On the eve of the Wisconsin primary, SurveyUSA jumped ahead to my obsession: trial heats comparing how Hillary Rodham Clinton and Barack Obama match up against John McCain in a hypothetical general-election contest in key swing states. This one showed a huge advantage for Obama.
In the theoretical November matchup, McCain beat Clinton by 49-42 percent, whereas Obama clobbered McCain by 52-42.
That’s a 17-percentage-point swing for the Dems, from a +10 with Obama as the nominee to a minus-seven with Clinton.
KSTP was a sponsor of this poll and it will be presented on news broadcasts this evening.
Attaching too much importance to a theoretical matchup that is nine months away would border on irresponsible. Polls can measure only the present (if that), not the future. Still, if this kind of result were turning up consistently in swing state trial heats, it would constitute a major electability argument for Obama.
Results not consistent so far
But it isn’t. Last week, Quinnipiac University released trial heats for the three biggest swing states — Florida, Ohio and Pennsylvania — and they showed no advantage for Obama in any of them, with a small edge for Clinton in Pennsylvania.
Obama has generally matched up slightly better against McCain in recent polls by various organizations taken among a nationwide sample, but the keys to winning the White House are state-by-state races.
Wisconsin definitely starts the year on the list of swing states. It was the closest state in the nation in 2004, going Dem by 0.38%.
The internal cross-tabs of the SurveyUSA poll were consistent with certain stereotypes of Obama’s current electability advantages. For example, McCain carries the vote of self-described independents by 51-35 against Clinton, but Obama carries independents by 47-44. Both Democrats beat McCain among the 12 percent of the sample who said that Iraq would be the No. 1 issue faced by the next president, but Obama beat him by a much wider margin (64-28) than did Clinton (47-37).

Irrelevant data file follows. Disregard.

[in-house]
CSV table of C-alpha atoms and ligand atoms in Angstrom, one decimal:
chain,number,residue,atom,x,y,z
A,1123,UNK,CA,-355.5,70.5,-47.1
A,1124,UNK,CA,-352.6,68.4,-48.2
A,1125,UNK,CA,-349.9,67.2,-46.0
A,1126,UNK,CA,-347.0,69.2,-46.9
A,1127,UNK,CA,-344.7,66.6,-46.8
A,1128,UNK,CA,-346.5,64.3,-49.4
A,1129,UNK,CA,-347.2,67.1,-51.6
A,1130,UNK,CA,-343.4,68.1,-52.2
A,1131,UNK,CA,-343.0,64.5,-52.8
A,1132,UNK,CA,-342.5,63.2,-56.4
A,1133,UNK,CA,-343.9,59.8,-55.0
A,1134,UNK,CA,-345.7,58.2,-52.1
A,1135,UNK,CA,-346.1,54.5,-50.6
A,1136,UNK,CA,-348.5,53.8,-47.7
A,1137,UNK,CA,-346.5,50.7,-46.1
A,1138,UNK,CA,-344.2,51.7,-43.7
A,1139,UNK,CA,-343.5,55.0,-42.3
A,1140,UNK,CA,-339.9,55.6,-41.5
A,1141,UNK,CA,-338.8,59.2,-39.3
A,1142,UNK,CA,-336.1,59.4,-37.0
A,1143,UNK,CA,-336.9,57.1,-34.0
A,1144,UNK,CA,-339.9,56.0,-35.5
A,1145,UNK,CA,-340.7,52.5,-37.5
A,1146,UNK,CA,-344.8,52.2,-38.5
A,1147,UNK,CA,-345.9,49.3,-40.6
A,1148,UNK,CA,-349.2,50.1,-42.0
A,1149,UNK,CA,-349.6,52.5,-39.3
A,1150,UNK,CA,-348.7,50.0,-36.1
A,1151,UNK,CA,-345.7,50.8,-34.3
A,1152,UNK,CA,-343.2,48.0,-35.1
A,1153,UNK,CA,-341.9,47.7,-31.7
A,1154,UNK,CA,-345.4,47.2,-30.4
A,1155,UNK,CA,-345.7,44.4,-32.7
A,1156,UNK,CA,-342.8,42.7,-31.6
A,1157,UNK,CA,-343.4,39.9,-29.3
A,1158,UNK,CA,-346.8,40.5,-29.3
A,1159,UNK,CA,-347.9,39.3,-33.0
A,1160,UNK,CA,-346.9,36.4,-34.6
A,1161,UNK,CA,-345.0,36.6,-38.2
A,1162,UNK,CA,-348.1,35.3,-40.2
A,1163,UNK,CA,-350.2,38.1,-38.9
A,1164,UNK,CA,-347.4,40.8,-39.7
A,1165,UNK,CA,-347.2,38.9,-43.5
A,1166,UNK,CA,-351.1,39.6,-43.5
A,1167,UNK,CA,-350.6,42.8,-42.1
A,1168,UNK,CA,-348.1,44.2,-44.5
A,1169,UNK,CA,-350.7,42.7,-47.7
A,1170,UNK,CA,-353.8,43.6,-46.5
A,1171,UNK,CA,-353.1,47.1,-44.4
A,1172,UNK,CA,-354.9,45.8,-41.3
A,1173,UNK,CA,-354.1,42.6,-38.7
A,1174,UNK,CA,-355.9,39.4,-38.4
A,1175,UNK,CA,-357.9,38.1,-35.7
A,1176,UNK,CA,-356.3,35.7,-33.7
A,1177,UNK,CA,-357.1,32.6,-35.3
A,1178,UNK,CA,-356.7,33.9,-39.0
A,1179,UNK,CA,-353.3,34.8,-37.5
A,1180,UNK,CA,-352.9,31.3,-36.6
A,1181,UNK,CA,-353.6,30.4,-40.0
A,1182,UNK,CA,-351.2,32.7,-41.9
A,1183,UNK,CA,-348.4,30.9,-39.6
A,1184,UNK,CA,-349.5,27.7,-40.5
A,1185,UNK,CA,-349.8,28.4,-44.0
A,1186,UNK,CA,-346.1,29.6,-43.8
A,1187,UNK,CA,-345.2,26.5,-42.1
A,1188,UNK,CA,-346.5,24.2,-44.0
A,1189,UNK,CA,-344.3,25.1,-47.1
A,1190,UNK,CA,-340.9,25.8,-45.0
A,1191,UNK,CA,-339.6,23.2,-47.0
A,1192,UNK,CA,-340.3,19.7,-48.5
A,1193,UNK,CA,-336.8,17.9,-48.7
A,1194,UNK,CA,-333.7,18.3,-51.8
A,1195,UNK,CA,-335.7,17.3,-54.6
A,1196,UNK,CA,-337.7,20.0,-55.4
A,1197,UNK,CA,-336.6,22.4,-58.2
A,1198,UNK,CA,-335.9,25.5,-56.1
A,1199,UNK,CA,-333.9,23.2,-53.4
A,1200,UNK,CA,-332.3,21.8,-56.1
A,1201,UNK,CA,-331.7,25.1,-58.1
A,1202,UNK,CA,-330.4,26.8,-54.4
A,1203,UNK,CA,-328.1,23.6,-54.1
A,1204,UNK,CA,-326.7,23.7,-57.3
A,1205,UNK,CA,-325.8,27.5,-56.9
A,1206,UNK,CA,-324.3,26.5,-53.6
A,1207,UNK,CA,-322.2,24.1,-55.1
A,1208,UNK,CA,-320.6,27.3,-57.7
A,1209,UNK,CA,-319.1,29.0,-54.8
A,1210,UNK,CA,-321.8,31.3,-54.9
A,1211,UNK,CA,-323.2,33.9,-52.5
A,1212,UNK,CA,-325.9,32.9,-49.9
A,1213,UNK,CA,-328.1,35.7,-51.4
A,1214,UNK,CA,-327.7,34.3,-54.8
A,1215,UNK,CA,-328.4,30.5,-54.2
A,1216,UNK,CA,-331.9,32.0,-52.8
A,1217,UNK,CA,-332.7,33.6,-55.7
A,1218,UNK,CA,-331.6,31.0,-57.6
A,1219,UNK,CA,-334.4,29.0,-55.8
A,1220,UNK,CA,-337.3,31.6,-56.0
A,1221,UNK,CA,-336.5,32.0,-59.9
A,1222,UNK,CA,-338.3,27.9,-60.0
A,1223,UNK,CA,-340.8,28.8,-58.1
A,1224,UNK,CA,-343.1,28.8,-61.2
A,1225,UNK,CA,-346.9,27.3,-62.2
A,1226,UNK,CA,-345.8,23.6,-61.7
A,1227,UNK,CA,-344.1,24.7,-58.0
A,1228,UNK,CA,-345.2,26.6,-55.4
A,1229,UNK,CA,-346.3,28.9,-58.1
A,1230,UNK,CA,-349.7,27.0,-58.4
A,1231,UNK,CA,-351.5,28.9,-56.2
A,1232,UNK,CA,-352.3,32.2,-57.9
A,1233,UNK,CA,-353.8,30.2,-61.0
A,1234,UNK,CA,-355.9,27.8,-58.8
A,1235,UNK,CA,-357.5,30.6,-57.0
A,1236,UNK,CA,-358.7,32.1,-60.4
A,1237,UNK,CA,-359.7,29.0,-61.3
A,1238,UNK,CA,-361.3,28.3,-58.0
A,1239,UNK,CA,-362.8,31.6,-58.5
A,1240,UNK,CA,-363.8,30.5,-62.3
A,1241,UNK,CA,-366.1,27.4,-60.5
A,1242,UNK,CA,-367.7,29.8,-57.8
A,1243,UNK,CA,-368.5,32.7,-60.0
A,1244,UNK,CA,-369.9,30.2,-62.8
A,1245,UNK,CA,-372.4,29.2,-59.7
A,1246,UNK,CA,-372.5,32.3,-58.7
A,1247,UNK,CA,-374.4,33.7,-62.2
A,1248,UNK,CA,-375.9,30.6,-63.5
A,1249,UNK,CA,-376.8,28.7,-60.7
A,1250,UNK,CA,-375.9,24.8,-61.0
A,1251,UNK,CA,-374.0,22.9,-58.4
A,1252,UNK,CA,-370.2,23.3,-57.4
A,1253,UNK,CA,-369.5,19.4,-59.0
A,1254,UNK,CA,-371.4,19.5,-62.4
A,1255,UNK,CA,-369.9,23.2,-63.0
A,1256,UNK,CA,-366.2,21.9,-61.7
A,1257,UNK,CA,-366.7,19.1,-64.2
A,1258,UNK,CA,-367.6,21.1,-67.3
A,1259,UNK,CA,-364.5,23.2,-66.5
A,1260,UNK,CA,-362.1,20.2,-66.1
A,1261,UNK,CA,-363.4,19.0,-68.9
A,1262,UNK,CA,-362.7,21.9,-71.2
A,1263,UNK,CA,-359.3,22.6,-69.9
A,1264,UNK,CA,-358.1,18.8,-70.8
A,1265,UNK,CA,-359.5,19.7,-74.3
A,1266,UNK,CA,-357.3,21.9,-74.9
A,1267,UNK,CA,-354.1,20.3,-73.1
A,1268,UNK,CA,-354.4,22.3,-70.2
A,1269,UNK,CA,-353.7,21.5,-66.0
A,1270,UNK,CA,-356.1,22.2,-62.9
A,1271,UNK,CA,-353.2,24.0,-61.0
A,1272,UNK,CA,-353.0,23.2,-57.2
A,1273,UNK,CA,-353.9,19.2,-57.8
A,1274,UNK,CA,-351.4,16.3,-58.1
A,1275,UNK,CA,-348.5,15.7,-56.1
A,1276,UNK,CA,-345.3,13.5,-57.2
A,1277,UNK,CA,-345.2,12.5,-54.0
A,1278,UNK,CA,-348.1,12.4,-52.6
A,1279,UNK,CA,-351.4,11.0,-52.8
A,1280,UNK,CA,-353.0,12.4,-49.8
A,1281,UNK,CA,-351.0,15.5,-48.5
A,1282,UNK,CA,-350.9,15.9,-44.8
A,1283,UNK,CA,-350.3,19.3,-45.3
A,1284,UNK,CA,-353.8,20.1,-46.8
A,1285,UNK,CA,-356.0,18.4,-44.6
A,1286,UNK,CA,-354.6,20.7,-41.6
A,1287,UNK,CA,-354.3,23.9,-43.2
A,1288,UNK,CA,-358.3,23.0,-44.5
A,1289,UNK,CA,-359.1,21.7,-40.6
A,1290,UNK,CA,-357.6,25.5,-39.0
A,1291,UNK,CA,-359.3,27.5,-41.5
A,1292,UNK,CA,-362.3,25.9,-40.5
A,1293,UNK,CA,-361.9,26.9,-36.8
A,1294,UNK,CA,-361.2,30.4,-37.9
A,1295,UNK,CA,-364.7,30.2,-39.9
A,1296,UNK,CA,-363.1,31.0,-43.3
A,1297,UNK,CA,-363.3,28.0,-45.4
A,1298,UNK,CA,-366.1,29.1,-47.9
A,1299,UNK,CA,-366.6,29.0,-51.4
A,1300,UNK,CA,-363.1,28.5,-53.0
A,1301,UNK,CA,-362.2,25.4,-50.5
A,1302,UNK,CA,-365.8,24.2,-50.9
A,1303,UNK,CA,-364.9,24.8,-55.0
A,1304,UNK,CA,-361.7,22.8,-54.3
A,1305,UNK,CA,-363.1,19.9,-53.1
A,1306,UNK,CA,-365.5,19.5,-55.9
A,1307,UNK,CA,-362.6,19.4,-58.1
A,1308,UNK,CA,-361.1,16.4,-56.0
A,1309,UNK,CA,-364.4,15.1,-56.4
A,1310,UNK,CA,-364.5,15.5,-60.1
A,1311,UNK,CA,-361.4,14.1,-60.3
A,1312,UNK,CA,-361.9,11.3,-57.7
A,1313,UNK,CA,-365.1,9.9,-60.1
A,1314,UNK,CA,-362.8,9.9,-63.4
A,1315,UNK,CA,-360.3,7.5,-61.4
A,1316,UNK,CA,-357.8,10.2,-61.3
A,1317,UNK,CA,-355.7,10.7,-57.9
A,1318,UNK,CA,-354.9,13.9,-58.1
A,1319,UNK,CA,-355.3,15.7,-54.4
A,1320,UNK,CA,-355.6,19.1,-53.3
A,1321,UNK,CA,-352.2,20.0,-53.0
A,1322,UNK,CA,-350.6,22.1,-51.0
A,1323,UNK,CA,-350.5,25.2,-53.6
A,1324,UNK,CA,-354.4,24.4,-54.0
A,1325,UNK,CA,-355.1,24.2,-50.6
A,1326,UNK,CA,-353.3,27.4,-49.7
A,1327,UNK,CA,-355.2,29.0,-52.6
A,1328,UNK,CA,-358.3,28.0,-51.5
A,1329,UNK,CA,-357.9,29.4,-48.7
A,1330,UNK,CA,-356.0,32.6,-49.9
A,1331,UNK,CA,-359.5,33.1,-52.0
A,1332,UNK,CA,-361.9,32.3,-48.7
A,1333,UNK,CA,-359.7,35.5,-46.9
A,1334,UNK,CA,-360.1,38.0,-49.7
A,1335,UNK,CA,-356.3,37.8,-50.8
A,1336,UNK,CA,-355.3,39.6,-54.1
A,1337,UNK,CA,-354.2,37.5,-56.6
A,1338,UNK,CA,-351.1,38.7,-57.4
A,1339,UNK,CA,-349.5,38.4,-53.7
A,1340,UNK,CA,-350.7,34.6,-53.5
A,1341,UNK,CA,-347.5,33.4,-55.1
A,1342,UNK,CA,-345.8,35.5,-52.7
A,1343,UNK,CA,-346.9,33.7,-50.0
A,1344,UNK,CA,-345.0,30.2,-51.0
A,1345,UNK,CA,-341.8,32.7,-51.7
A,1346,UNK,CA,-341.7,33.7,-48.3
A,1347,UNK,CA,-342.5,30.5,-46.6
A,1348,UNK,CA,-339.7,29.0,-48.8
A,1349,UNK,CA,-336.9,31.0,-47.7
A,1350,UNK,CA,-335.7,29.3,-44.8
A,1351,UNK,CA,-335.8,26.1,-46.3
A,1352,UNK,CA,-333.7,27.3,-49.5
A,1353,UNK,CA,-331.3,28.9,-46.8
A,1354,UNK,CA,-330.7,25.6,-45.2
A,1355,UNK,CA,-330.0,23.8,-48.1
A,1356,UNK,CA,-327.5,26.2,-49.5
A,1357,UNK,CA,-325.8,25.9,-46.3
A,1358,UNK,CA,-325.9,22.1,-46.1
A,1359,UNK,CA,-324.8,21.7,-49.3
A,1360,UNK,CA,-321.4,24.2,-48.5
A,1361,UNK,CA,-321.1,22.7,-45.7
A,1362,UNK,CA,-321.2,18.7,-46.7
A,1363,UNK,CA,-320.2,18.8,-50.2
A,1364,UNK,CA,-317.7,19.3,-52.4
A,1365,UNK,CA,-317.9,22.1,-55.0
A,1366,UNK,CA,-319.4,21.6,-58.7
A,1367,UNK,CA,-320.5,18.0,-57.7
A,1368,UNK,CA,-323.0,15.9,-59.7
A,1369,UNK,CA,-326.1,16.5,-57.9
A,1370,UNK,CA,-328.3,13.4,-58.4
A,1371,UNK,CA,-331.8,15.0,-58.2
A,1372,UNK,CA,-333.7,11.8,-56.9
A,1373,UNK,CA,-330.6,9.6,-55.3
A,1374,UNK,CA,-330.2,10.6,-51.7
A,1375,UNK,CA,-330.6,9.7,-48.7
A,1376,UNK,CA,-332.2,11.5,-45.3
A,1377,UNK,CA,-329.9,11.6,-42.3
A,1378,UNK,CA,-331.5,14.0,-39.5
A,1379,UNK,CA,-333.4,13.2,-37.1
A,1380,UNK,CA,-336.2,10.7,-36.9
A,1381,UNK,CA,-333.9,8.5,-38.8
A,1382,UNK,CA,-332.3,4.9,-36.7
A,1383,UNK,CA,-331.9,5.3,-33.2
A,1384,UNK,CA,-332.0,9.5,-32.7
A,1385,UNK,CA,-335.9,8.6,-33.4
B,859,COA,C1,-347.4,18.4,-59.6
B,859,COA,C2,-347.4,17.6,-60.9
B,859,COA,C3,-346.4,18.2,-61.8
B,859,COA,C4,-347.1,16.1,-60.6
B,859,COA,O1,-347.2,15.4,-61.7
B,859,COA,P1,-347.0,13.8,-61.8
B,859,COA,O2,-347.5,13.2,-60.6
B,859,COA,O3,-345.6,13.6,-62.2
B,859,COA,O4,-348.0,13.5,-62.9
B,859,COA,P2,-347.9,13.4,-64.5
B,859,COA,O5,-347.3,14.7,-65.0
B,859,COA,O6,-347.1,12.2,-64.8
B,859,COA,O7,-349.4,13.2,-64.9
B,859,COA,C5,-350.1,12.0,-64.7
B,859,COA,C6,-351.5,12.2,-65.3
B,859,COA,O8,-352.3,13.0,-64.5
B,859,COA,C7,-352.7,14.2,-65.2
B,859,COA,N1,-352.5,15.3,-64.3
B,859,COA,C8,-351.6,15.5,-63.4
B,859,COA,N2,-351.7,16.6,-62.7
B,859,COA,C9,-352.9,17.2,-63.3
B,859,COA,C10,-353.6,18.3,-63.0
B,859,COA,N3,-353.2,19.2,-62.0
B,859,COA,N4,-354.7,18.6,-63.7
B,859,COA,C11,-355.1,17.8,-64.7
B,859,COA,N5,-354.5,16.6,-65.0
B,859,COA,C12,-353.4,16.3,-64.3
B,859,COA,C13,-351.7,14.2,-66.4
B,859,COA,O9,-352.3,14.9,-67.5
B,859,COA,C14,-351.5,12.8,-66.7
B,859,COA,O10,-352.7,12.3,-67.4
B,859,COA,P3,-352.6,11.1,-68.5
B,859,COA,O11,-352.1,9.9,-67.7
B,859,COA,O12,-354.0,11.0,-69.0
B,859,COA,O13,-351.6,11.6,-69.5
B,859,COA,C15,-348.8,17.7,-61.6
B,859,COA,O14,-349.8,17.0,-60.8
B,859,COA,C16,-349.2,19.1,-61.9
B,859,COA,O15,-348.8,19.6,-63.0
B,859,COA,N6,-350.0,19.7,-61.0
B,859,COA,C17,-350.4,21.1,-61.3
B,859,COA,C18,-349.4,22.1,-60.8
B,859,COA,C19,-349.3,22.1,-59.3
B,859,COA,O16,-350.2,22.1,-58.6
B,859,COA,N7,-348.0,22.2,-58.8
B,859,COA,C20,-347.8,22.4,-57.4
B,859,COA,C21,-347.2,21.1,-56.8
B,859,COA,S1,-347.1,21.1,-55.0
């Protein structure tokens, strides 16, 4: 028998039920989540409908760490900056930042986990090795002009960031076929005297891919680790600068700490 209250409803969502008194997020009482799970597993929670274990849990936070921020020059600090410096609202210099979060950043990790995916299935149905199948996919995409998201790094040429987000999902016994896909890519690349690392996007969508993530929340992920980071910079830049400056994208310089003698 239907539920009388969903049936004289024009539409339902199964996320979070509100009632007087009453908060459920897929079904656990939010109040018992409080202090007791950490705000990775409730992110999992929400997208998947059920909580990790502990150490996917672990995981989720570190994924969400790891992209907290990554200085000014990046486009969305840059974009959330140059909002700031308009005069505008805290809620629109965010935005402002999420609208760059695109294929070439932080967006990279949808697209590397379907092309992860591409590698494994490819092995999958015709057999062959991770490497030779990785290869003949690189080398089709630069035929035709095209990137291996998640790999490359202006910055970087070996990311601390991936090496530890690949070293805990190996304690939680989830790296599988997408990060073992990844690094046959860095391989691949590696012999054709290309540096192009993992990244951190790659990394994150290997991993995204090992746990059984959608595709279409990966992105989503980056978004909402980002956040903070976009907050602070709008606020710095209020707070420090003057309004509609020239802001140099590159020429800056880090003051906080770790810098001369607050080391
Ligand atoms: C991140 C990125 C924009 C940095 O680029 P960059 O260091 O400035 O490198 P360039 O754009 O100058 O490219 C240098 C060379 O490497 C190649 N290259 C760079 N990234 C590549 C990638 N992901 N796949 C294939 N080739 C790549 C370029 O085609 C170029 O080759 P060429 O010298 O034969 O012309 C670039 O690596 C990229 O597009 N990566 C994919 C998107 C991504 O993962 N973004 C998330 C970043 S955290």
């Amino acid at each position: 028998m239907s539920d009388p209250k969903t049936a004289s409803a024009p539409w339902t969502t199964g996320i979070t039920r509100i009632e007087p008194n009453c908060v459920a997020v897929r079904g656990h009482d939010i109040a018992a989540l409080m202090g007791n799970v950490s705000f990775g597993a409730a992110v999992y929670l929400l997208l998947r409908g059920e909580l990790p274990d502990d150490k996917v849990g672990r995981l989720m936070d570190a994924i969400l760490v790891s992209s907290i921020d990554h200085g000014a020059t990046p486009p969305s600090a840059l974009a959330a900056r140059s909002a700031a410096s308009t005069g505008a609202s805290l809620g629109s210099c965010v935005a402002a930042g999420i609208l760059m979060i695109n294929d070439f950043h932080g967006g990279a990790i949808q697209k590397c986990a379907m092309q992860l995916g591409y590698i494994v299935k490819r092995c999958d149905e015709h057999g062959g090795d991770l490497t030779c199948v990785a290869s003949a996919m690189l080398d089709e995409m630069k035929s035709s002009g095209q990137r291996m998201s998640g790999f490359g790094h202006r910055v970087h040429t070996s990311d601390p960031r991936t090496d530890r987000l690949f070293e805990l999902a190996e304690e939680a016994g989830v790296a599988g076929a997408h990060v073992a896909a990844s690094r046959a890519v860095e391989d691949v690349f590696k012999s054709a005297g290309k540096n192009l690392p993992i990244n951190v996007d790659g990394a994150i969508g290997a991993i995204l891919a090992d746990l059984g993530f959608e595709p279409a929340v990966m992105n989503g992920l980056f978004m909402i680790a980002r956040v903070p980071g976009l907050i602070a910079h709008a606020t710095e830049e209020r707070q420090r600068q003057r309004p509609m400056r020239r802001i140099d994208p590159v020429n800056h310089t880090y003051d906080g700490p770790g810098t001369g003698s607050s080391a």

SurveyUSA is also a robodialer, which means its polls are fast and cheap, but viewed by polling traditionalists as less reliable. This poll was based on robotic interviews with 537 registered Wisconsin voters. The margin for sampling error was +/-4.3%.
My friend Charles Franklin, a University of Wisconsin political scientist and one of the main contributors to the excellent pollster.com, agrees that trial heats in swing states are the most direct current indicator of the relative electability of Obama and Clinton versus McCain. He’s agnostic about robodialers, and would like to see numbers on the same topic from more traditional polling methodology.
RELATED CONTENT: Democratic delegates — by the numbers